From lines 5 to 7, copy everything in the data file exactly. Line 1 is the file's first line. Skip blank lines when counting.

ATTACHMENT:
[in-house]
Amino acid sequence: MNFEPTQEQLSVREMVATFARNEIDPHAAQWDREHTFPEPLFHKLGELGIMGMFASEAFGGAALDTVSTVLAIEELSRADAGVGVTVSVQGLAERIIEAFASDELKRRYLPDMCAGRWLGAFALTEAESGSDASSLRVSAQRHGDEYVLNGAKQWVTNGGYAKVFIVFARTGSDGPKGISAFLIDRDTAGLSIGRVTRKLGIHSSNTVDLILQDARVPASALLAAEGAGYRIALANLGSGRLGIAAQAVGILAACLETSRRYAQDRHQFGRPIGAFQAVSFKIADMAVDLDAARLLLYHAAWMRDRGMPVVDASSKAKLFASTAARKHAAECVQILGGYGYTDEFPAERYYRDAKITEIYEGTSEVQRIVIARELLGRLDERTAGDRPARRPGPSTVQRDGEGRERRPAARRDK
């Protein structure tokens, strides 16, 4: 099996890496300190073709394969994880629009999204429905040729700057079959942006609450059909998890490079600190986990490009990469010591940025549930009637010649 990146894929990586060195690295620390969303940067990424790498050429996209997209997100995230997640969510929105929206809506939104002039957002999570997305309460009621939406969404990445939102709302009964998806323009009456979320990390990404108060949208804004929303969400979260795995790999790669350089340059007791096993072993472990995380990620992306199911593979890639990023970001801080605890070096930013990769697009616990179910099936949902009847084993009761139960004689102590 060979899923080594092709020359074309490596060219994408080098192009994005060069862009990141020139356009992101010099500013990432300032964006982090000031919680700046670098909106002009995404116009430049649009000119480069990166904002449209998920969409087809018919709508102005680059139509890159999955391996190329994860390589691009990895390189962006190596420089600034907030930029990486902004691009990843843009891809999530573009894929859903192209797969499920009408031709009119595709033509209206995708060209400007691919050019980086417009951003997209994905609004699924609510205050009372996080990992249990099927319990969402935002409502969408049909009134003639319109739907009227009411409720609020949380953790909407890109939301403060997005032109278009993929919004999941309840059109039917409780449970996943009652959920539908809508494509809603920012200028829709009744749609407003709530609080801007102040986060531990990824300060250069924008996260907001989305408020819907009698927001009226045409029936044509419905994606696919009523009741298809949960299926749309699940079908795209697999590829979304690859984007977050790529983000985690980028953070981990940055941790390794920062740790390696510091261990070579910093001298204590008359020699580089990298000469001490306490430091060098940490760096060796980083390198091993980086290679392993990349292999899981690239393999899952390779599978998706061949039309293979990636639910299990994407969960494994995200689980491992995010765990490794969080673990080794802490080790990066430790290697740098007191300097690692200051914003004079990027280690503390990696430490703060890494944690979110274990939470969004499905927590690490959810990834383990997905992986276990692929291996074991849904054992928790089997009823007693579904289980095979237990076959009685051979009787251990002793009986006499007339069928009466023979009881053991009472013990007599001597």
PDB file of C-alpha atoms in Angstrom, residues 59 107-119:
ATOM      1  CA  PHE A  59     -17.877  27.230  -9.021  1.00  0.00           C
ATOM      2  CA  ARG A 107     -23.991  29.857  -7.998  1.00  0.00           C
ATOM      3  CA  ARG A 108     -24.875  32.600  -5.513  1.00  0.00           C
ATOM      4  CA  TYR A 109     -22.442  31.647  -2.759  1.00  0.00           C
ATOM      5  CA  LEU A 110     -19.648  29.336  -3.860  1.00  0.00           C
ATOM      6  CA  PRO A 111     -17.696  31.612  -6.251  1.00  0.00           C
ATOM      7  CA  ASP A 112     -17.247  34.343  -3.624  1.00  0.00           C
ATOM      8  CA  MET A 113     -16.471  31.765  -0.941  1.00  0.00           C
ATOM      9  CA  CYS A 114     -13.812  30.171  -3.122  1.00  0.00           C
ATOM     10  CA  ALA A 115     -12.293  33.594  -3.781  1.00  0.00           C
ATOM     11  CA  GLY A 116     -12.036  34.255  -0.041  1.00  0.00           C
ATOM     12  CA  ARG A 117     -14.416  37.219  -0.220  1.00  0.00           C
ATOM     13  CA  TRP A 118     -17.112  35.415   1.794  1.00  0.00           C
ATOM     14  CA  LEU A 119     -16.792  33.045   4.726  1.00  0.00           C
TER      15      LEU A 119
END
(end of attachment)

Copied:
ATOM      1  CA  PHE A  59     -17.877  27.230  -9.021  1.00  0.00           C
ATOM      2  CA  ARG A 107     -23.991  29.857  -7.998  1.00  0.00           C
ATOM      3  CA  ARG A 108     -24.875  32.600  -5.513  1.00  0.00           C